Colon cancer can take you from some of the greatest moments of your life, but it doesn’t have to. Screening is critical in preventing and detecting a number of treatable diseases like colon cancer. Ask your doctor when you should begin screening.

Cancer didn’t stop because COVID-19 started.

Colon cancer screening can save your life. Take control of your health—know your own risk and get checked now. Use these resources for screening options and information about COVID-19 and colonoscopies.

If you are currently experiencing symptoms, such as rectal bleeding, abdominal discomfort, or a change in bowel habits, contact your primary care physician or gastroenterologist (GI doctor) today.

Colon cancer is one of the most detectable and treatable forms of cancer, and regular colon cancer screening tests can be very effective in reducing your risk.

When Should You Be Screened?

If you are age 45 or older, you should undergo recommended screening for colon cancer until you turn 75 according to the CDC. The vast majority of new cases of colon cancer (about 90%) occur in people who are 50 or older.7

Millions of people in the United States are not getting screened as recommended. They are missing the chance to prevent colon cancer or find it early, when treatment often leads to a cure. If your doctor recommends screening for colon cancer, it does not necessarily mean that you have colon cancer.

Colon Cancer Screening

What’s your risk?


Are you 45 years of age or older?


Have you had colon polyps or colon cancer in the past?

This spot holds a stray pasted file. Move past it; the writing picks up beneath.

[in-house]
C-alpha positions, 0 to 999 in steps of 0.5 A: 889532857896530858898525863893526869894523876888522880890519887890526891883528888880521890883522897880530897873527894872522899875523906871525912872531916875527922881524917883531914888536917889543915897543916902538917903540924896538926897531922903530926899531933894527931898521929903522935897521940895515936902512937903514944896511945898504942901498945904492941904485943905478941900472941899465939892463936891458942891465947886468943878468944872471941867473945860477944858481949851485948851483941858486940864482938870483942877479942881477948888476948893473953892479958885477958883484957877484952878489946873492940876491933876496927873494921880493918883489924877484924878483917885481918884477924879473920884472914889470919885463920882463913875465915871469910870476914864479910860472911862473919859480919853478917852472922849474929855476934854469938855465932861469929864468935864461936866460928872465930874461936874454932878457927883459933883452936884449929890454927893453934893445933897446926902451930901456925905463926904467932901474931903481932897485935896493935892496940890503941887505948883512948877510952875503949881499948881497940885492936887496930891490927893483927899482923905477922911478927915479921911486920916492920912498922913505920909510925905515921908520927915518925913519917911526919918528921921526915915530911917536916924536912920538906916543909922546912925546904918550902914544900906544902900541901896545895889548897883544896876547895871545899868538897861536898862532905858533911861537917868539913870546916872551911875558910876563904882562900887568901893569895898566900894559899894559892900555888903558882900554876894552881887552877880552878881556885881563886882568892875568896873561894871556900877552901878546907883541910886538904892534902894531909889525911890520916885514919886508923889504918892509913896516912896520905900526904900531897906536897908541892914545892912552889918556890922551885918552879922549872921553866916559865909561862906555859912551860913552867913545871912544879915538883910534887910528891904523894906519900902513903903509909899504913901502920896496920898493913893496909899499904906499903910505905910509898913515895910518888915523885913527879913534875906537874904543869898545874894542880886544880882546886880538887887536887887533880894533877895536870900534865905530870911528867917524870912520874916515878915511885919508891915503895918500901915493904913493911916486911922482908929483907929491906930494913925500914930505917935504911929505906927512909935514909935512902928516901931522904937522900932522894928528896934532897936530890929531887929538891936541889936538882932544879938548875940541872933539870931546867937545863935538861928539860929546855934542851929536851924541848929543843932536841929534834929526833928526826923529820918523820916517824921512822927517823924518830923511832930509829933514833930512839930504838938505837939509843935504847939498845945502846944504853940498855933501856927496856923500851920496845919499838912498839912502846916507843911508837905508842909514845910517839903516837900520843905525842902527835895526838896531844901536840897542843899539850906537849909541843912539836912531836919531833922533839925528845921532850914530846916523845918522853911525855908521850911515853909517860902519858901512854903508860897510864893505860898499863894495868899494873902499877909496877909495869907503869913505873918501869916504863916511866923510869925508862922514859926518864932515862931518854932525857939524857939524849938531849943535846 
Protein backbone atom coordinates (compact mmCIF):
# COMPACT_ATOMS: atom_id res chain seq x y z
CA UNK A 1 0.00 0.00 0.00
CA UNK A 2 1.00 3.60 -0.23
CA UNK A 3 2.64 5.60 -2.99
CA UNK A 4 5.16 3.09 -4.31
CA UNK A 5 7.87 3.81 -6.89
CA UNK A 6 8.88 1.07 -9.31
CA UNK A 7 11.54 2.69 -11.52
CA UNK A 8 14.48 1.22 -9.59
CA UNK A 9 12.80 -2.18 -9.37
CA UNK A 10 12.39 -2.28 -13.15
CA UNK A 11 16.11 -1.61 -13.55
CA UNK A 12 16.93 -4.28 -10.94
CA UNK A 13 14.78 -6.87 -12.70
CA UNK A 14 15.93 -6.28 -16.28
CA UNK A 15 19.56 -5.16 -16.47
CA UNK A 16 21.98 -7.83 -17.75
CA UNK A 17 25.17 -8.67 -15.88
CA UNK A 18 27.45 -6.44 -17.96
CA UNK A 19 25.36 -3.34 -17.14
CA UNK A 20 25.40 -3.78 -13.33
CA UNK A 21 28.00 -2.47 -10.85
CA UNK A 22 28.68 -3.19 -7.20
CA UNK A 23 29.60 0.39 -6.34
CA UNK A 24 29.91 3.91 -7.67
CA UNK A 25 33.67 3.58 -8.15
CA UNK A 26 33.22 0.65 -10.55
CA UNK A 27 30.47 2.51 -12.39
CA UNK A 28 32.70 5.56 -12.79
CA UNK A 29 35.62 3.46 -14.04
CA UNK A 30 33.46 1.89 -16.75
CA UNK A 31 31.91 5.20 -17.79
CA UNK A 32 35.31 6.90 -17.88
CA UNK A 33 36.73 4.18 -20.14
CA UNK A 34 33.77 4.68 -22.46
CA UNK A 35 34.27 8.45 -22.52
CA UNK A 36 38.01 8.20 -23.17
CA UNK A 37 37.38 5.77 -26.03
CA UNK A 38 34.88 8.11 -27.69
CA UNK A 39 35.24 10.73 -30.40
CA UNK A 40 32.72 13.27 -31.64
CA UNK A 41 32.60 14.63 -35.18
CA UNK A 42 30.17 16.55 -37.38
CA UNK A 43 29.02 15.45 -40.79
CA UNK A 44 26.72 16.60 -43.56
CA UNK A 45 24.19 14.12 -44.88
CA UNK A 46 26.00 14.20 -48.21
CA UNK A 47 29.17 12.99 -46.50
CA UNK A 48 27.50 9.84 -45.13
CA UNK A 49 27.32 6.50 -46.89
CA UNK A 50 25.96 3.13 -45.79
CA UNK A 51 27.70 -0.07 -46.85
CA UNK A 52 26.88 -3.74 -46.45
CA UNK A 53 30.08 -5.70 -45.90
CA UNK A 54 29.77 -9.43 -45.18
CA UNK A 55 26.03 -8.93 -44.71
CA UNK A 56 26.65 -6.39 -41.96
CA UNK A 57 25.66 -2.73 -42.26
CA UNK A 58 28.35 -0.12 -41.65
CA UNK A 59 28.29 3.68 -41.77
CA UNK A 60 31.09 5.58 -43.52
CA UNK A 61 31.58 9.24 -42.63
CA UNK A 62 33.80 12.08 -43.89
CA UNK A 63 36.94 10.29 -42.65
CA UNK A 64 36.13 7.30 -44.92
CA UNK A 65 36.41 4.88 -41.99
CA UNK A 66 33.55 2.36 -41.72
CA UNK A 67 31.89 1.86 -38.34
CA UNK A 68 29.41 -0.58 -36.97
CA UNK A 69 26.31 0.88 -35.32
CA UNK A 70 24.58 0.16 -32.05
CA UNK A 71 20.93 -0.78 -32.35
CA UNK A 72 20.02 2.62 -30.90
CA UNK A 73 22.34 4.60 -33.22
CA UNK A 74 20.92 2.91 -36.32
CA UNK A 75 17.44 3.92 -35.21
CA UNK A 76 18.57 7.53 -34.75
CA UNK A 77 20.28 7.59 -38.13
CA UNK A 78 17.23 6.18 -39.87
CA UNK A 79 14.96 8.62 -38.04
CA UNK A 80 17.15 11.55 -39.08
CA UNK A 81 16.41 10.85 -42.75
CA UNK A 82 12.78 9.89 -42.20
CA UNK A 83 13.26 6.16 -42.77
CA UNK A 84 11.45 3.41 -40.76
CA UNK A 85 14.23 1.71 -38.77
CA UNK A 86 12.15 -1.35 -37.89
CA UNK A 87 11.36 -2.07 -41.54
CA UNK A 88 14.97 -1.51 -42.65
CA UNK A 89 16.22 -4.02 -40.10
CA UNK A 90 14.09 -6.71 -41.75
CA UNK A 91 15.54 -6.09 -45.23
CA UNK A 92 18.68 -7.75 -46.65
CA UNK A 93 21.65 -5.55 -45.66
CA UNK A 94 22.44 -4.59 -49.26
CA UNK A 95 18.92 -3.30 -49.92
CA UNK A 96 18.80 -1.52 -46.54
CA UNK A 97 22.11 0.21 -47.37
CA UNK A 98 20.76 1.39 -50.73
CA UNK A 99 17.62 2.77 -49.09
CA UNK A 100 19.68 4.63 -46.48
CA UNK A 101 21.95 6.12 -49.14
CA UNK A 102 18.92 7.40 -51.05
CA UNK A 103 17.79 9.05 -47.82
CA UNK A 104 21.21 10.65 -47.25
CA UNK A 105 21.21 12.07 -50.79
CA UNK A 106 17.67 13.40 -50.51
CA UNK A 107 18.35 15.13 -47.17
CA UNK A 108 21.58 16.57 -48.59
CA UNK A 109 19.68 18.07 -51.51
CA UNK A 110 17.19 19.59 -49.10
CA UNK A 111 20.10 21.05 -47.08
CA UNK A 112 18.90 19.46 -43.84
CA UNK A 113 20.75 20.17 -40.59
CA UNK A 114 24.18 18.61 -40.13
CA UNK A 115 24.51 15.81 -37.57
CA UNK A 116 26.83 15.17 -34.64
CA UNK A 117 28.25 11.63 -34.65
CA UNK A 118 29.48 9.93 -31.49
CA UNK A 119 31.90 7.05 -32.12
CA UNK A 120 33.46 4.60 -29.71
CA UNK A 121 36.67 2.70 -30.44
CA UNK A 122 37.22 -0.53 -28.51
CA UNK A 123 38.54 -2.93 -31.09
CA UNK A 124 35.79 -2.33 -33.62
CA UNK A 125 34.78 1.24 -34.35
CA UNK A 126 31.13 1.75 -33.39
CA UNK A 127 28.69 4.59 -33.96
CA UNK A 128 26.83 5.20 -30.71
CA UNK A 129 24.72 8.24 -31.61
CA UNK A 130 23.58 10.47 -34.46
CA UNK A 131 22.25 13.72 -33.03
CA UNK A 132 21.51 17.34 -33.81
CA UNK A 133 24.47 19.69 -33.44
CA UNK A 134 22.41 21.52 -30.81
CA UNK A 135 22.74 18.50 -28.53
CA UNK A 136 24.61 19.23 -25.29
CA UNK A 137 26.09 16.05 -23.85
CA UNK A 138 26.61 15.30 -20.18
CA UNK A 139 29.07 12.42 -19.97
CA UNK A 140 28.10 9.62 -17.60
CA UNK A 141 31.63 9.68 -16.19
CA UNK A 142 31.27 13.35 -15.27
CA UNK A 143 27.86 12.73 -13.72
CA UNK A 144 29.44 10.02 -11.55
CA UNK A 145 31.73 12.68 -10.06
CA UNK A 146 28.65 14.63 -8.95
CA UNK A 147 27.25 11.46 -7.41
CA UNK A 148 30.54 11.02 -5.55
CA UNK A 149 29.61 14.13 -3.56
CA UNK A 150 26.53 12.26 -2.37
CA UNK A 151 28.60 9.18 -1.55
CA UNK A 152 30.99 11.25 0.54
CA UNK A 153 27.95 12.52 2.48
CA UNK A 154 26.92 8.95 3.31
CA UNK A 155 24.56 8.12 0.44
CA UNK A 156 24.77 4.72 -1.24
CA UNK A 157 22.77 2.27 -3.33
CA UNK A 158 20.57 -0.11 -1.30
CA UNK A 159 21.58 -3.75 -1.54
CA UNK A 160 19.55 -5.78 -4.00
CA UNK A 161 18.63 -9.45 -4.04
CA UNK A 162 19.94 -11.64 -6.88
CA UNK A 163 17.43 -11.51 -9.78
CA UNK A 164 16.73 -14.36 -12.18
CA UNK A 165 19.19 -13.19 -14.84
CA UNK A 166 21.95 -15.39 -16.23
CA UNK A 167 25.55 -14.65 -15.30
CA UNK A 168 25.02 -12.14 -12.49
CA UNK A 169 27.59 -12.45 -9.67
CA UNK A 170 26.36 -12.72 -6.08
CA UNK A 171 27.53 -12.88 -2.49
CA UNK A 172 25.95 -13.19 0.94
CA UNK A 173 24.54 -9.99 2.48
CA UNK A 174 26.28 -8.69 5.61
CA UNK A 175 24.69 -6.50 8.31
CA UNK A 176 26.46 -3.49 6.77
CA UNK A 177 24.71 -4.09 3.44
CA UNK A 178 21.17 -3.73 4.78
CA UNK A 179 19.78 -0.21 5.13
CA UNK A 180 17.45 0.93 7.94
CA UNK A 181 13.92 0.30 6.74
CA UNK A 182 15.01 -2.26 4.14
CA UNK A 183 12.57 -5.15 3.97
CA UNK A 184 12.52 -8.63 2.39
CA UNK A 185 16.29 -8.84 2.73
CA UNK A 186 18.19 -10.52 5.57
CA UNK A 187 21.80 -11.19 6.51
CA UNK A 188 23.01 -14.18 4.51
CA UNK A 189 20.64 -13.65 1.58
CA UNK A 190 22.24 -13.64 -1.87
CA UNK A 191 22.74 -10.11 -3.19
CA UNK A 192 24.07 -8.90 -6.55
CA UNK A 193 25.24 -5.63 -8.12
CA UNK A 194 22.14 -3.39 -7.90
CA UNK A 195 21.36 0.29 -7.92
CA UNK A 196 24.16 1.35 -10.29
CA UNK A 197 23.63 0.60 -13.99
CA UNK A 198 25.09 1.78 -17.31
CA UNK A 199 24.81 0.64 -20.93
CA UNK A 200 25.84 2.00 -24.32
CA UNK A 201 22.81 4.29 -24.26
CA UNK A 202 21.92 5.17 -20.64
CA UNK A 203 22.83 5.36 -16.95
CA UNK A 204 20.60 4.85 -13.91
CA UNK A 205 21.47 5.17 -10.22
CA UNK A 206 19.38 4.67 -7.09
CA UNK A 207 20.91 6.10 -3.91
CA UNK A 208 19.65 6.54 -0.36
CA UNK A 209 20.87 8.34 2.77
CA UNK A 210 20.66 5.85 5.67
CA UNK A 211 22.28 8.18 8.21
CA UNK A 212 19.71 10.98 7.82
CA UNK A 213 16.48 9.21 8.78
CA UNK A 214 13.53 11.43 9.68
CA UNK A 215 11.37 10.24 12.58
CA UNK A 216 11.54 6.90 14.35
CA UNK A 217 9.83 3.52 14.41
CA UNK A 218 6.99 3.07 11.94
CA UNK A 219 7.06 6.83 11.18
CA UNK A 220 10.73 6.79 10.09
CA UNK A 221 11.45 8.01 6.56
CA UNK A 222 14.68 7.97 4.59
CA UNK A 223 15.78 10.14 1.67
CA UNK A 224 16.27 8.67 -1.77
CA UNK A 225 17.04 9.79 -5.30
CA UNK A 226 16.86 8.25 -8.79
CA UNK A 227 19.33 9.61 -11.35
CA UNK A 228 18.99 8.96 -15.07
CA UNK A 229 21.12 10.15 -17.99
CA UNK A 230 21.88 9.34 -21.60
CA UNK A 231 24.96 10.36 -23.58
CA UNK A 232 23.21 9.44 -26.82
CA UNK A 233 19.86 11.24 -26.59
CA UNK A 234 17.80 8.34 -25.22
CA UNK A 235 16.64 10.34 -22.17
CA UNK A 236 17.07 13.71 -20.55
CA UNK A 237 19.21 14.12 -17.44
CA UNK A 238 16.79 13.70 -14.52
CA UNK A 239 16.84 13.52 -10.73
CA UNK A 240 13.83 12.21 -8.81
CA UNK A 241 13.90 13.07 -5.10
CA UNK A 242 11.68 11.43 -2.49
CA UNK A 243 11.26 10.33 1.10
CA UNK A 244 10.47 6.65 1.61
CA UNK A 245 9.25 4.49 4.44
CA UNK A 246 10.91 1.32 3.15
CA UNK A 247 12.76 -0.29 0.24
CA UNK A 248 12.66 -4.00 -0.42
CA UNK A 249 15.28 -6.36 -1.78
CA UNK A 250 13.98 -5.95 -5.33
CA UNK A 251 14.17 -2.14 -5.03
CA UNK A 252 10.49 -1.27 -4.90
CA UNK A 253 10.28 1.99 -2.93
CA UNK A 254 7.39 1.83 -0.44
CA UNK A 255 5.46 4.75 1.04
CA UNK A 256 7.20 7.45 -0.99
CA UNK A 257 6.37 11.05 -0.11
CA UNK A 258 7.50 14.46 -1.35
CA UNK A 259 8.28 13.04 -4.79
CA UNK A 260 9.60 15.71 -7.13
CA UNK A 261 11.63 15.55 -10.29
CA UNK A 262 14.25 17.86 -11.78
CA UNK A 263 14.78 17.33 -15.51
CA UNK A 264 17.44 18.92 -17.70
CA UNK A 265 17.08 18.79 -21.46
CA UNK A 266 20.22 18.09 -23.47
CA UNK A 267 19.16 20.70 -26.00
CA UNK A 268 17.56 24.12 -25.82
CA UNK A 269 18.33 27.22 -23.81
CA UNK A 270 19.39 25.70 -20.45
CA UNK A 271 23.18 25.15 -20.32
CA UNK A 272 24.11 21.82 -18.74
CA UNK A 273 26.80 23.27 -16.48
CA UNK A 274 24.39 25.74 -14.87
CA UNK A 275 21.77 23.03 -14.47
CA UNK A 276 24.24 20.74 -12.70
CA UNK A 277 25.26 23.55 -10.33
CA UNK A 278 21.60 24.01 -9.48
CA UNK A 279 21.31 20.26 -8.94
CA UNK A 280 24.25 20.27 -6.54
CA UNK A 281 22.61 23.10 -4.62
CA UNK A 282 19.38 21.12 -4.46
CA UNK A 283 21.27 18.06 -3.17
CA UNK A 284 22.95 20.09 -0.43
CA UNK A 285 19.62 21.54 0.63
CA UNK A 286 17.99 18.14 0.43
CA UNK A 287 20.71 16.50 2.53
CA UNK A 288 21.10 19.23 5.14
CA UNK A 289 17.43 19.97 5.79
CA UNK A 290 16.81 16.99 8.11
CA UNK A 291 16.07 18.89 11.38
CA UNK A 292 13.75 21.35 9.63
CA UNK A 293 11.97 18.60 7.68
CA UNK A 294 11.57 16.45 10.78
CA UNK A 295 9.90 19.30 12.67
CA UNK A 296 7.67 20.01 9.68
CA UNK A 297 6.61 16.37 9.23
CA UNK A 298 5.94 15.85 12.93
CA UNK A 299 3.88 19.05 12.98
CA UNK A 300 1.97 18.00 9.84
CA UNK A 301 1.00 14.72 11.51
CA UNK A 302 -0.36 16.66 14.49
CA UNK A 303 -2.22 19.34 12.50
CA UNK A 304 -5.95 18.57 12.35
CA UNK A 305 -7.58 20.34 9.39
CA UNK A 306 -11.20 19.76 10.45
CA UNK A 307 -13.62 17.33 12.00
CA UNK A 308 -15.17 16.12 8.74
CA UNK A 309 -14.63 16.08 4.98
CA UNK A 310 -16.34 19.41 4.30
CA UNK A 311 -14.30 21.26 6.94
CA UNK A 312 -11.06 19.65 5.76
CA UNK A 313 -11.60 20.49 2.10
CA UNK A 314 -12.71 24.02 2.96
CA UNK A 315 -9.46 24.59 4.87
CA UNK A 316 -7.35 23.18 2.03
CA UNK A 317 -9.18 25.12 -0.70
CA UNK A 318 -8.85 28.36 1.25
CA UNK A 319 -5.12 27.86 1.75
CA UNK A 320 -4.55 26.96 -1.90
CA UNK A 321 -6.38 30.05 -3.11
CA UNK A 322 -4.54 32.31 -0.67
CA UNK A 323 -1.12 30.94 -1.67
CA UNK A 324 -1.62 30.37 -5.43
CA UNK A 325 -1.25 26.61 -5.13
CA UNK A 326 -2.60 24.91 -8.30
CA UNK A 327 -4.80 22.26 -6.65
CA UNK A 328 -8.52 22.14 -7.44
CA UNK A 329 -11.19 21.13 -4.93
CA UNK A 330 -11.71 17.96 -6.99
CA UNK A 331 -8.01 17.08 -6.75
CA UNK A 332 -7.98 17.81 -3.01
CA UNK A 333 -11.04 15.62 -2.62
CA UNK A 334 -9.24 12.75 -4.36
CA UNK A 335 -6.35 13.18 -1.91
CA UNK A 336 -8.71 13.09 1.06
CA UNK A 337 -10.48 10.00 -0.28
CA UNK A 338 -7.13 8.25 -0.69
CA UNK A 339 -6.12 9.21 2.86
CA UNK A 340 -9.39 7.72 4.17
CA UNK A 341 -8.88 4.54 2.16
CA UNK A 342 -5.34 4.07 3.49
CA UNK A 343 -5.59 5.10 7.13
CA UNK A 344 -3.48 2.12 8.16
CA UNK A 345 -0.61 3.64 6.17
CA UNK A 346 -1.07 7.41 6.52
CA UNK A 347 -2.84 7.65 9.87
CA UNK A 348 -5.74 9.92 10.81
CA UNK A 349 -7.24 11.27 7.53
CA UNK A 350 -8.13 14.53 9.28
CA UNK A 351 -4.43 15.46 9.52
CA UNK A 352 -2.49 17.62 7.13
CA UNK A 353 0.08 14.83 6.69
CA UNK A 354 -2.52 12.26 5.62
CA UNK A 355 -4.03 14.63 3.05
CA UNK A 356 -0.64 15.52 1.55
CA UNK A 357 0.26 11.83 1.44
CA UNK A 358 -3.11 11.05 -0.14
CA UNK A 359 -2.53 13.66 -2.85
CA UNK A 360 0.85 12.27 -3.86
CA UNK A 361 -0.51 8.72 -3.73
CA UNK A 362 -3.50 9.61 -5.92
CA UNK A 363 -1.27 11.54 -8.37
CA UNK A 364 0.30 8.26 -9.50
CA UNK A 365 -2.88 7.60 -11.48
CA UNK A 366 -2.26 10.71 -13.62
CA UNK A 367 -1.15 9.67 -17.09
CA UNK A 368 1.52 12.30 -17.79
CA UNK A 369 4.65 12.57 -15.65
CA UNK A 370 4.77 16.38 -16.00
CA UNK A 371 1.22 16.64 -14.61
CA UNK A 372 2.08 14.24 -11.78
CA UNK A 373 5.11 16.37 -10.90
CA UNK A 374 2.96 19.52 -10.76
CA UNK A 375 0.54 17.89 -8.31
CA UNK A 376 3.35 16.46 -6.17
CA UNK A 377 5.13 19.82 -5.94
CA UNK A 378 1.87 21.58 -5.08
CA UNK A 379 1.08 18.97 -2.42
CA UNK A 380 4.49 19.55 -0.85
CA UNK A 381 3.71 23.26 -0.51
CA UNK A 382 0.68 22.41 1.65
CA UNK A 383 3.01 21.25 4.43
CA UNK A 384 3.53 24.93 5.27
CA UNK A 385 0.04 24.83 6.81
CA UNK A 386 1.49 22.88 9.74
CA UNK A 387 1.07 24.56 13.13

Do you have close family members with a history of colon polyps or colon cancer?


Do you have inflammatory bowel disease, Crohn’s disease, or ulcerative colitis?


Do you have a genetic condition that increases your chance of colon cancer, such as familial adenomatous polyposis and hereditary nonpolyposis colon cancer (Lynch syndrome)?


If you answer ‘yes’ to one or more of the above questions, early screening may be recommended by your doctor. If you think you may be at increased risk for colon cancer, learn your family health history and ask your doctor if you should begin screening before age 45.

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Common Screening Myths

Only men get colon cancer.

Colorectal cancer is just as common in women as it is in men; it is not more prevalent in men.

Approximately 140,000 Americans—men and women—are diagnosed with colorectal cancer every year, and over 50,000 die from it.

I don’t have a family history, so I’m not at risk.

Although your risk may be higher if you have a family history of colorectal cancer, most people with colorectal cancer have no family history of the disease.

The most common factor in developing colorectal cancer is simply getting older. Your risks increase at about age 50 and continue to increase as you get older. This is why it is important to undergo recommended screenings from age 45 onward.

There is no way to prevent colon cancer.

Colorectal cancer is preventable in many cases.

Regular screenings can detect small growths called polyps, which can eventually cause colorectal cancer. If the polyp is detected early on, it can be removed before colorectal cancer develops.

You can also make lifestyle changes to lower your risk. Maintaining a healthy weight, staying physically active, limiting alcohol intake, and avoiding tobacco use can lower your risk of colorectal cancer. A healthy diet can also help. Try to eat at least a minimum of 2 ½ cups of fruits and vegetables daily, have whole grains instead of refined grain products, and limit red meat and processed meats.

I don’t have any symptoms, so I have nothing to worry about.

People with polyps rarely have symptoms, and many people who are diagnosed with colorectal cancer also do not have symptoms.

If you don’t get tested until you have symptoms, you miss the opportunity to prevent colon cancer or detect it before it grows and spreads.

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When you are ready to get screened for colon cancer, your primary care physician or a gastroenterologist are excellent resources to help you determine which screening test is right for you.

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